3.2.6 Iboga

Iboga #

Binomial / Botanical Name Tabernanthe Iboga
Street Names N/A
Major Active Compound Ibogaine
Indigenous Source Cameroon, Gabon, Congo, Central & West Africa
Form Root bark
RoA Oral
Personal Rating On Shulgin Scale +


Iboga is used ceremonially in Gabon and other Central and West African states, and is fundamental and central to the Bwiti cult. It is used for rites of passage, spiritual communion, resolution of pathological problems, communication with ancestors, and many other intrinsic aspects of this indigenous society.

So respected is this plant that in 2000 the Council of Ministers of the Republic of Gabon declared it to be a national treasure.

Beyond this region, its primary alkaloid, ibogaine, is used therapeutically to address addiction. Clinics have been established in nations across the world. It is also claimed to be a true aphrodisiac, when used in the correct circumstance.

However, reports suggest that due to a variety of pressures, including over-harvesting, the plant population is now under threat, despite a number of conservation efforts.

Iboga had been on my must-do list for a long time before I finally dipped my toe into the water, one Saturday afternoon.

I had procured 5g from a well known vendor for initial testing: the idea being to start low and to ditch the experiment if the substance was totally inactive, or was nightmarish in some way. The duration, generally cited to be in excess of 24 hours, and for which Erowid stated that “a user may be immobilised”, further promoted caution.

For the first experiment I therefore consumed 1g, intending to take perhaps 2g or 3g as a second pitch, and possibly go for the a more immersive experience sometime thereafter. The mid-range did appear to be commonly suggested across specialist Internet forums.

Although the 1g had been chosen primarily for safety reasons (containing about 25-50mg of ibogaine), many commentators considered it to be a sufficient dose with which to experience at least some psychoactivity. The following, for example, is reported on Erowid:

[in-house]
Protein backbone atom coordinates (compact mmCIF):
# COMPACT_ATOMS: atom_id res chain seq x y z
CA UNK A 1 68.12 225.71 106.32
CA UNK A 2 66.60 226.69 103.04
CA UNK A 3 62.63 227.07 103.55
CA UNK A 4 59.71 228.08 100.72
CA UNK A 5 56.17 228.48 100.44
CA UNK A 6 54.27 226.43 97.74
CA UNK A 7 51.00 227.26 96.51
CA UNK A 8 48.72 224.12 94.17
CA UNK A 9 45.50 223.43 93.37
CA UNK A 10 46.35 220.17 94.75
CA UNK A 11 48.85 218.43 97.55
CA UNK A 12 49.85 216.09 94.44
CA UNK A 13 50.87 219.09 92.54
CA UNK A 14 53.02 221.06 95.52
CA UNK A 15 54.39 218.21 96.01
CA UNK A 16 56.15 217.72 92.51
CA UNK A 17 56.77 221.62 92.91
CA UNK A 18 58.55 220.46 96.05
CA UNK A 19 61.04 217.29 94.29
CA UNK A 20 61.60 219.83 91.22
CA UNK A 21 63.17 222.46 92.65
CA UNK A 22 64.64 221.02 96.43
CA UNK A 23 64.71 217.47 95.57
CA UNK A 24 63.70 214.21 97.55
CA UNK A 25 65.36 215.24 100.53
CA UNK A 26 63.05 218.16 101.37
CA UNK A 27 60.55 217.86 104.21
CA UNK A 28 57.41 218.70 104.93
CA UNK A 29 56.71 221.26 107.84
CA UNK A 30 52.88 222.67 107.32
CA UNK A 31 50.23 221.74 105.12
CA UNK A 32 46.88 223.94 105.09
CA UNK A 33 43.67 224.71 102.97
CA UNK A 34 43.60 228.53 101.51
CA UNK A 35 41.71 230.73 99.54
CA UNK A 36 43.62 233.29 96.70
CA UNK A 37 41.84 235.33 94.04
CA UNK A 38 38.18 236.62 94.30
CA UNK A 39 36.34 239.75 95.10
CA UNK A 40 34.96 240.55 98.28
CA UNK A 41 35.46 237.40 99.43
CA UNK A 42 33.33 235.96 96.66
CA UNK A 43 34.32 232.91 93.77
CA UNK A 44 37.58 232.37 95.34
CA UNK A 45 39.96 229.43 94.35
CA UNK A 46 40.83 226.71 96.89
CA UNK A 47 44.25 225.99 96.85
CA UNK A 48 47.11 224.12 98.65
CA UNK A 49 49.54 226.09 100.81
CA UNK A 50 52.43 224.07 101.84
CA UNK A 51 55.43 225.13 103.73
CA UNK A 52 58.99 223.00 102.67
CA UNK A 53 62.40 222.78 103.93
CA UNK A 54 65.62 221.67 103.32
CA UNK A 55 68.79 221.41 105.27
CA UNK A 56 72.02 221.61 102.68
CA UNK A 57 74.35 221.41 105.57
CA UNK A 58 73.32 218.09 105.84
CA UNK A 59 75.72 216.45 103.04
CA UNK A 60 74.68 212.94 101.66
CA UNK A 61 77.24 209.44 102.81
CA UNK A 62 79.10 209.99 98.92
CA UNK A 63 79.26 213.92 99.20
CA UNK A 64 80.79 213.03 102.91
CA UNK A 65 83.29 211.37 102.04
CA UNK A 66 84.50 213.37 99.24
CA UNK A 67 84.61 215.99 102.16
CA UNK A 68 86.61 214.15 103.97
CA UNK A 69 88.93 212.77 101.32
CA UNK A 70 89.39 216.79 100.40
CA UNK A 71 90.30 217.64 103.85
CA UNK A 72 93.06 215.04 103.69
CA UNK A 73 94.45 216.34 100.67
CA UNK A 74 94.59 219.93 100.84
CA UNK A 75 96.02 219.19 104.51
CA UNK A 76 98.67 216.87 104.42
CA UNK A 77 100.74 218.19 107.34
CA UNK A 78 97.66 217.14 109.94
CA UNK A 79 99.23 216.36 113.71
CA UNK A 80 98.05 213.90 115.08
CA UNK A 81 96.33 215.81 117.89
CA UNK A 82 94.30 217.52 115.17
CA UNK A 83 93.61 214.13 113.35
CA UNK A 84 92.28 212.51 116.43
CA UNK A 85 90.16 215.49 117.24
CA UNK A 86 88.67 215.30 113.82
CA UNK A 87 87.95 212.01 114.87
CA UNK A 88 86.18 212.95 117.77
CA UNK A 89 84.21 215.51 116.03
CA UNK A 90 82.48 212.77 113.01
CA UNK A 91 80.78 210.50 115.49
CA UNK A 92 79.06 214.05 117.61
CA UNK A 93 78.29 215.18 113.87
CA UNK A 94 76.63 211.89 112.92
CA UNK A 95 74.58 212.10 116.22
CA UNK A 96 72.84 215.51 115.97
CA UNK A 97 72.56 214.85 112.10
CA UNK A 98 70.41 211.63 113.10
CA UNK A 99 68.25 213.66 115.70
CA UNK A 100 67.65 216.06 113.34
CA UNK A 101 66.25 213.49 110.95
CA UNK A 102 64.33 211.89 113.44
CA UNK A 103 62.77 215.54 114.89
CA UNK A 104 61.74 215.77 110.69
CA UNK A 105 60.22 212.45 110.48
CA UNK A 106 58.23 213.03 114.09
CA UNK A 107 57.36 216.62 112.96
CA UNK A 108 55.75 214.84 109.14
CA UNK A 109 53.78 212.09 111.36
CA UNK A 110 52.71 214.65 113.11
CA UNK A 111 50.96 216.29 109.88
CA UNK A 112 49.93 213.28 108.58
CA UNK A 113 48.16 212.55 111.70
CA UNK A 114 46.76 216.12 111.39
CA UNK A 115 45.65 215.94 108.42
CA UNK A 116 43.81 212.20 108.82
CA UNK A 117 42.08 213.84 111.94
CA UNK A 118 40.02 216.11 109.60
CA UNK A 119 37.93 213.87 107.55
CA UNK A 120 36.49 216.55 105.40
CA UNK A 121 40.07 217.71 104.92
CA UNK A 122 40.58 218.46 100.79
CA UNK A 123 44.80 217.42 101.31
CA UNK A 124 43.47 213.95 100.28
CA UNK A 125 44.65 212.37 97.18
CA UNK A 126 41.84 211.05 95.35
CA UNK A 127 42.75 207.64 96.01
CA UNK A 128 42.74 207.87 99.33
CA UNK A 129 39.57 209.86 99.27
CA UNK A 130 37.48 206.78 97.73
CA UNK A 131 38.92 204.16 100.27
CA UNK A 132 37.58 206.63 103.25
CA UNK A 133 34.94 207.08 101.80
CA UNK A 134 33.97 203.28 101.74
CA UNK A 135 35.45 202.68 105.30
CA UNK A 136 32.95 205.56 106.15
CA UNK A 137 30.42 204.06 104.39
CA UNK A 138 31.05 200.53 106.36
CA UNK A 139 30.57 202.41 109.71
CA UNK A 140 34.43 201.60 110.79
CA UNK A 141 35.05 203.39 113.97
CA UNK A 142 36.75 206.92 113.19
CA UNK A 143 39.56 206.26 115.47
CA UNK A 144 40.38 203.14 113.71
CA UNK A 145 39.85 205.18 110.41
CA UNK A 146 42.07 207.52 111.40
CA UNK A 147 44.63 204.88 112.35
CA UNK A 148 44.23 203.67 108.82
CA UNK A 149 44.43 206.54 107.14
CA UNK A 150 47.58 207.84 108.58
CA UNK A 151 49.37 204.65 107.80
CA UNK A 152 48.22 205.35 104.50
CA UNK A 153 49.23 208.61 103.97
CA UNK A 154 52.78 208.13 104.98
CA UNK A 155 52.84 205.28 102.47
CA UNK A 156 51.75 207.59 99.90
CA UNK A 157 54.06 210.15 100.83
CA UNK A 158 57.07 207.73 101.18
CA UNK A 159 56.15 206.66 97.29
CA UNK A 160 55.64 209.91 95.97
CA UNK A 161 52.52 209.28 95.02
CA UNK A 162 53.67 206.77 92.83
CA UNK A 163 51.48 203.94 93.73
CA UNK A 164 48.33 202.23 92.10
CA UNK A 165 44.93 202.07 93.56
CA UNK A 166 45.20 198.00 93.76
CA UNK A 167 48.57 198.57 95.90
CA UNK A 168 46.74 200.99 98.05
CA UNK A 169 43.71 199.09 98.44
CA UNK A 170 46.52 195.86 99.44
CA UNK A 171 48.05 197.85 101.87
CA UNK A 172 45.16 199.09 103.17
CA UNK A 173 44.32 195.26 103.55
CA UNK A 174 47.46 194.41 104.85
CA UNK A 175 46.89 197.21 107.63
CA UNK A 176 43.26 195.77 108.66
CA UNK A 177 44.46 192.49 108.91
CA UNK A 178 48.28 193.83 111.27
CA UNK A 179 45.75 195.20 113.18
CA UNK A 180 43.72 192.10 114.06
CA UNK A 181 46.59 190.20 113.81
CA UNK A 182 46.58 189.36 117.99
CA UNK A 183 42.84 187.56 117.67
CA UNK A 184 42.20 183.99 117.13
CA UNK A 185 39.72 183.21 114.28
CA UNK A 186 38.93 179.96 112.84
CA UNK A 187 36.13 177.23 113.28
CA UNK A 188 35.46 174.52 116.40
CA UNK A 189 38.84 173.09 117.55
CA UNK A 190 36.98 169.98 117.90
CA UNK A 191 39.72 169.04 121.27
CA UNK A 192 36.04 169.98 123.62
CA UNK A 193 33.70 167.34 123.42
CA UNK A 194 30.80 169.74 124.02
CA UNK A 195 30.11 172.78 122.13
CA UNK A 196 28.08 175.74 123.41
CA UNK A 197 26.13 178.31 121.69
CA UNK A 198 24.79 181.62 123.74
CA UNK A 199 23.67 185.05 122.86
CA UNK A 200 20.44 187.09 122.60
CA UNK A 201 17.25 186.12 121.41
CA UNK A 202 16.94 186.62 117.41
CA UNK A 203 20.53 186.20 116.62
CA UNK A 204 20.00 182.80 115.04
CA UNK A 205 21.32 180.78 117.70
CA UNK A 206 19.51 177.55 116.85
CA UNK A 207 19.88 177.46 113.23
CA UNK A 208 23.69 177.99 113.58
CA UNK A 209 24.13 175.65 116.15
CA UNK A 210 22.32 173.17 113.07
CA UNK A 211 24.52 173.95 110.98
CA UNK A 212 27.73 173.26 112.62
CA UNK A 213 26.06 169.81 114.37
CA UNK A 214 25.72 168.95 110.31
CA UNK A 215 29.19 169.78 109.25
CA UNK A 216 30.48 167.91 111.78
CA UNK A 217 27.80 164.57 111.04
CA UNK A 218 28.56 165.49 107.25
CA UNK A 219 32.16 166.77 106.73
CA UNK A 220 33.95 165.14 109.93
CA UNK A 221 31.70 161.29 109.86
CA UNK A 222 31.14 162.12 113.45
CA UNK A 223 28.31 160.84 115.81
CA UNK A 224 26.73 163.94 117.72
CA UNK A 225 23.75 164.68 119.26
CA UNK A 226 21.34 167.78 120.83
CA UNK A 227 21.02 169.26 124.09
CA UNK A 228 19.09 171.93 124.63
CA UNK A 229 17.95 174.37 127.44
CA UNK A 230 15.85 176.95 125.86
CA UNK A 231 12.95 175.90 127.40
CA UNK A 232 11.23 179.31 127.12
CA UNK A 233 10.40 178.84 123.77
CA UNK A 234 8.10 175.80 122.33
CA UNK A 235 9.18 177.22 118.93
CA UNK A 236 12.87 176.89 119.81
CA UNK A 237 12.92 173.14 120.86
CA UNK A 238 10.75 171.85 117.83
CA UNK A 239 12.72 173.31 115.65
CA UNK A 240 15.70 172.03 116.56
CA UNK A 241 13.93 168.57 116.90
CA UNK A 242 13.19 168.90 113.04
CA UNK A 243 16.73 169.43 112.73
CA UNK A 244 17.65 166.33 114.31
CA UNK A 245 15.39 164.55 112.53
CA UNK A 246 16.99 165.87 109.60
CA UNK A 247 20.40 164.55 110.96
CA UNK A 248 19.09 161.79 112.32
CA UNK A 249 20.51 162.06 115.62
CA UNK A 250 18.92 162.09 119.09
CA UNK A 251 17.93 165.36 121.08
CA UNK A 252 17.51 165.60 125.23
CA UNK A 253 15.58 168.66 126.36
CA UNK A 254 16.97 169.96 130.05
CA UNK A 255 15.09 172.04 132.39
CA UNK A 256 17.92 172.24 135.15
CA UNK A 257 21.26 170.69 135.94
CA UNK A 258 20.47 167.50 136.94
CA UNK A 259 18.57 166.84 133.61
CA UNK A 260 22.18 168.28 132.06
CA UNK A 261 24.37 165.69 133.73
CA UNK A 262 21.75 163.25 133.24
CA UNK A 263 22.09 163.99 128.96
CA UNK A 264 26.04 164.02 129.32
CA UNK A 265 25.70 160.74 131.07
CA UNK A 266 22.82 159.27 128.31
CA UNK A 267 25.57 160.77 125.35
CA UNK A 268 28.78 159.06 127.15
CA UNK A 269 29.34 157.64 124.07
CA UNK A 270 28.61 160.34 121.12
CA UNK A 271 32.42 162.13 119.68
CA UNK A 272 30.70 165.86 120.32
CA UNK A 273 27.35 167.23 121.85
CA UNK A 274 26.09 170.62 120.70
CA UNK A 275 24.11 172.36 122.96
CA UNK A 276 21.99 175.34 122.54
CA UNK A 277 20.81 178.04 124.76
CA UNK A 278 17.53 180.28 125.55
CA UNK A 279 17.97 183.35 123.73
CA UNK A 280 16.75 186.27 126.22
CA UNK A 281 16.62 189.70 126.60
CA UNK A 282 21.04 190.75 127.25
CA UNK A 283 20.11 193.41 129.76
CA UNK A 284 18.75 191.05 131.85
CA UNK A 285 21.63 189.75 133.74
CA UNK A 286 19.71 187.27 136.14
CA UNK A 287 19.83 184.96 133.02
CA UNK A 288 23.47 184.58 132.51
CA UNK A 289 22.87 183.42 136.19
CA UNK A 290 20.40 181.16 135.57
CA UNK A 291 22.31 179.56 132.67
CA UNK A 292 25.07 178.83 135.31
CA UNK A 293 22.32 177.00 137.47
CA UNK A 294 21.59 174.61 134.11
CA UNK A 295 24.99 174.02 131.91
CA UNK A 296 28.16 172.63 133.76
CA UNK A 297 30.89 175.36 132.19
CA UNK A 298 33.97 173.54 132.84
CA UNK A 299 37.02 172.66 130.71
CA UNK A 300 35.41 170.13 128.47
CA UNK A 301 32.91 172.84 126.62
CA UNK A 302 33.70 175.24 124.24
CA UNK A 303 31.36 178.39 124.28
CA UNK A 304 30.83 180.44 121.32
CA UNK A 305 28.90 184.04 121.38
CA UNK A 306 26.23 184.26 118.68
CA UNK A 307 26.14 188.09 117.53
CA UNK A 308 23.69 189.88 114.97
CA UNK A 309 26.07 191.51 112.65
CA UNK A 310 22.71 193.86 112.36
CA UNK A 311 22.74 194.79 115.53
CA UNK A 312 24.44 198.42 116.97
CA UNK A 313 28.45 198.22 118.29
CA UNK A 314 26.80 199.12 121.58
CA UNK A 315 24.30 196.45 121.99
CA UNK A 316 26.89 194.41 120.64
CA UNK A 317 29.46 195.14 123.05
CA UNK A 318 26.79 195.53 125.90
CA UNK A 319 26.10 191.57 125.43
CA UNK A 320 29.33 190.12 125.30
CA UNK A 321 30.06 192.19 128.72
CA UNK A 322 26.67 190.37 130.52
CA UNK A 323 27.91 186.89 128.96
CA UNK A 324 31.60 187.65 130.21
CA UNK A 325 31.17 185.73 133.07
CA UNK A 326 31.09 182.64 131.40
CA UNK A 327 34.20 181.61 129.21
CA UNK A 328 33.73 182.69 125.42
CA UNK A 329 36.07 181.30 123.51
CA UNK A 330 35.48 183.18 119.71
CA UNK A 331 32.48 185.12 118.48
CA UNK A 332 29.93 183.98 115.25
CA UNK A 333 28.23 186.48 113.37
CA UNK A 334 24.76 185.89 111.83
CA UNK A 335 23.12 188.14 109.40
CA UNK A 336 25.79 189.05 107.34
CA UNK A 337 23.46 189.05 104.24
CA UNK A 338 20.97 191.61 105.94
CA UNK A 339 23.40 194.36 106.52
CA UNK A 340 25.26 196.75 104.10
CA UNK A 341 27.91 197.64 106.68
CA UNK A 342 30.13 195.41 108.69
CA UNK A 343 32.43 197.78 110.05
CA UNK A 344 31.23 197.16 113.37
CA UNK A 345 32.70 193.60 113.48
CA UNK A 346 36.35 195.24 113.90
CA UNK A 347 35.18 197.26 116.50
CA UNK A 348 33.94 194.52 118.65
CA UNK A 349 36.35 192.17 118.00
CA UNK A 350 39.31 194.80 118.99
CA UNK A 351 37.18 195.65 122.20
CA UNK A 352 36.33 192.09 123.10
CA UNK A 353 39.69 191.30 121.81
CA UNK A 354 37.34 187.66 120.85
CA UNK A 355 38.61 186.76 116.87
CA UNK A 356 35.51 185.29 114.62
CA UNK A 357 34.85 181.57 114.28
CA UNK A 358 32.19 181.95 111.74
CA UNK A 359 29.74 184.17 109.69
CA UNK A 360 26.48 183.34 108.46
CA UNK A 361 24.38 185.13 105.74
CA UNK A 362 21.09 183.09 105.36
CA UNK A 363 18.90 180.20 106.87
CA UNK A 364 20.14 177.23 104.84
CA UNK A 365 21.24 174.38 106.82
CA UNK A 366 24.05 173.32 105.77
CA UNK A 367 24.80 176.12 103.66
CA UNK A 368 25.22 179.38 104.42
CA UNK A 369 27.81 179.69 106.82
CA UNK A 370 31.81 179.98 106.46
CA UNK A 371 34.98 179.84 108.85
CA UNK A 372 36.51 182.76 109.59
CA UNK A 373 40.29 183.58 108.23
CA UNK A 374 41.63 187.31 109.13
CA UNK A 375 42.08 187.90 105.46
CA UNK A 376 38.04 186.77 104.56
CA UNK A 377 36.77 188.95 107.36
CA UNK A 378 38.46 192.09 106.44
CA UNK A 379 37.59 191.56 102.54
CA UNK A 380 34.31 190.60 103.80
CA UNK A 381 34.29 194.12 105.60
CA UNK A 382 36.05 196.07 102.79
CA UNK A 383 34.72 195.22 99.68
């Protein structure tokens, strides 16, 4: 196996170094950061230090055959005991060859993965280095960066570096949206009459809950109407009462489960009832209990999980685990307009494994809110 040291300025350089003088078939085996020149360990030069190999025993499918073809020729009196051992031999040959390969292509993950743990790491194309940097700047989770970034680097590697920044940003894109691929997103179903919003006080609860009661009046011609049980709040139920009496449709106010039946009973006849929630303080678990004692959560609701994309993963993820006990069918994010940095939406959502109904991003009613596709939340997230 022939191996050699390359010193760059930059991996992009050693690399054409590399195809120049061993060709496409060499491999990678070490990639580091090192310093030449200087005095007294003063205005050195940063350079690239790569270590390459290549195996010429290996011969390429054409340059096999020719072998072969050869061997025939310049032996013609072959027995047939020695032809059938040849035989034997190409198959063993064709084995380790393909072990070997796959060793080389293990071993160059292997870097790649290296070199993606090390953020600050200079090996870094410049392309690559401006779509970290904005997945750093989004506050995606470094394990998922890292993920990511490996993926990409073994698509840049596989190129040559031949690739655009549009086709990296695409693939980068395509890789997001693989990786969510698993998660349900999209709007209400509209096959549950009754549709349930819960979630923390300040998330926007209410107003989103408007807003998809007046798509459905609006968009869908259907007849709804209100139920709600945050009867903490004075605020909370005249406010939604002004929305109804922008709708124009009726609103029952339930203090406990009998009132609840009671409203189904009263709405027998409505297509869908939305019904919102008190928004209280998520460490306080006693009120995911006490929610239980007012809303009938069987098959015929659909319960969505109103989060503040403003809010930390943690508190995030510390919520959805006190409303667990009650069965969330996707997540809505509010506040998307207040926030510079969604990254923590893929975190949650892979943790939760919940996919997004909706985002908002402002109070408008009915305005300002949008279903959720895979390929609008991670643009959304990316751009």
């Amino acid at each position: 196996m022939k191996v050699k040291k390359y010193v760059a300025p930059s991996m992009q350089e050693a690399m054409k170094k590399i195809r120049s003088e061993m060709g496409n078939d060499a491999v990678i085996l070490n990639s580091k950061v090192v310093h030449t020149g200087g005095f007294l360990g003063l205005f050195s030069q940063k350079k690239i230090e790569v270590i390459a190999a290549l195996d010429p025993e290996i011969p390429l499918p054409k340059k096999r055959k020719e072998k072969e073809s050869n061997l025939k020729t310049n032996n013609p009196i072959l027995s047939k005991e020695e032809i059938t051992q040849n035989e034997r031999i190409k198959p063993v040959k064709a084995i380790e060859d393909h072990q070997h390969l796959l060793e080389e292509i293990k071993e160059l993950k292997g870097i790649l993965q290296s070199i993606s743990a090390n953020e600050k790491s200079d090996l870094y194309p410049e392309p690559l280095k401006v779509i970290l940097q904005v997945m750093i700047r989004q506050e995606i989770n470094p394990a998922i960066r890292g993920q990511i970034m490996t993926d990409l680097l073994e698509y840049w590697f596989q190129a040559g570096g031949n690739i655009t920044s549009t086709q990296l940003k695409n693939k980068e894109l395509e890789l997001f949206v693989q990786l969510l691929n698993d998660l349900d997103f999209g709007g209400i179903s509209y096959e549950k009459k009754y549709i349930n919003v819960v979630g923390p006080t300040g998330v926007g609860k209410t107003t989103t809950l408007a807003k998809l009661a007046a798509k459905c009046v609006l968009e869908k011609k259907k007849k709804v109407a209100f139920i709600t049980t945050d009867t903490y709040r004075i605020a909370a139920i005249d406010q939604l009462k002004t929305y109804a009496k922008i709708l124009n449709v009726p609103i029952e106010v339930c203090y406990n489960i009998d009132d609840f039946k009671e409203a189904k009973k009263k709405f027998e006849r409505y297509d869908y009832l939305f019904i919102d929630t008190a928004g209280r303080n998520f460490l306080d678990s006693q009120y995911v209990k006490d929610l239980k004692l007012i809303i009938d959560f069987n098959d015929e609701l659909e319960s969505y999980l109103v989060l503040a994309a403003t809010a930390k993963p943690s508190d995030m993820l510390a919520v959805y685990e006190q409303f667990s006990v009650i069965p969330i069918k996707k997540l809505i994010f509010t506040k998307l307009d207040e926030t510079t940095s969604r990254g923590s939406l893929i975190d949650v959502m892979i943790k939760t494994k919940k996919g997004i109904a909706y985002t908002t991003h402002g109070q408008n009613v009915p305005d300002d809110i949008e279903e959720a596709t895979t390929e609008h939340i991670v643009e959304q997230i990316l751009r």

Even at this small dose, the effect was noticeable. I wasn’t completely sure about attributing the shift in my mental state to the impact of the drug (Shulgin calls this +1, I think), but my later trial with a larger dose reproduced a very similar state much more vividly (and dramatically).

There were no perceptual changes, but the mood would be best described as tranquil lucidity. At this small dose, it was quite pleasant and kind. The mental effect formed clearly approximately 2 hours after the ingestion, and lasted for a few hours subsiding gradually in waves

At pre-threshold and threshold levels like this, detailed commentary is difficult, but I felt broadly as described in those notes. I felt serene, with a strange background headiness, and physically I was a little tingly. I certainly felt that there was at least some sort of effect in play, albeit minor.

I also noted that I wasn’t ill, and that there was no body load. After a few hours, I thought that was that.

But it wasn’t.

On the Saturday, Sunday and Monday I had dreams. These were far more lucid than normal. I didn’t connect them to the iboga at all, particularly as on the Sunday I had consumed alcohol.

It was the Monday night dreams that made me stop and take stock. What was causing this? Was it something I had consumed last week?

I recalled that my entire intake comprised a few experimental bong hits of powdered acacia confusa root on the Wednesday, which seemed a rather unlikely candidate.

Nonetheless I Googled, using search words of dream and acacia. There was nothing to suggest any connection.

I performed a second search, but this time using iboga and dream.


There was a multitude of reports suggesting that iboga is an oneirogen. The following, for example, was posted on the BlueLight forum:

Also I forgot to mention, I have been having super intense, vivid, varied dreams every single night. Sometimes really bizarre ones. Before the ibogaine it was incredibly rare for me to remember a dream, much less be present in my dreams, but lately I’ve had a number of dreams bordering on lucid.” ~ Xorkoth

There could be a degree of confusion here because large doses of ibogaine apparently cause an awake dreamlike state. Here, however, I refer to dreams, whilst asleep. Reports on the Internet seem to cover both of these states, and often, in a confusing manner.

I should also note that I woke feeling refreshed and rested on each occasion.

This experience, of course, influenced my plans, as I felt that a period of contemplation was sensible, prior to diving deeper. I fully intend to return to this strange plant when I am able to find the time to do justice to it.

[Shulgin Reference for ibogaine: TiHKAL #25, p487]

Iboga is embraced for both spiritual purposes and addiction therapy

Iboga is embraced for both spiritual purposes and addiction therapy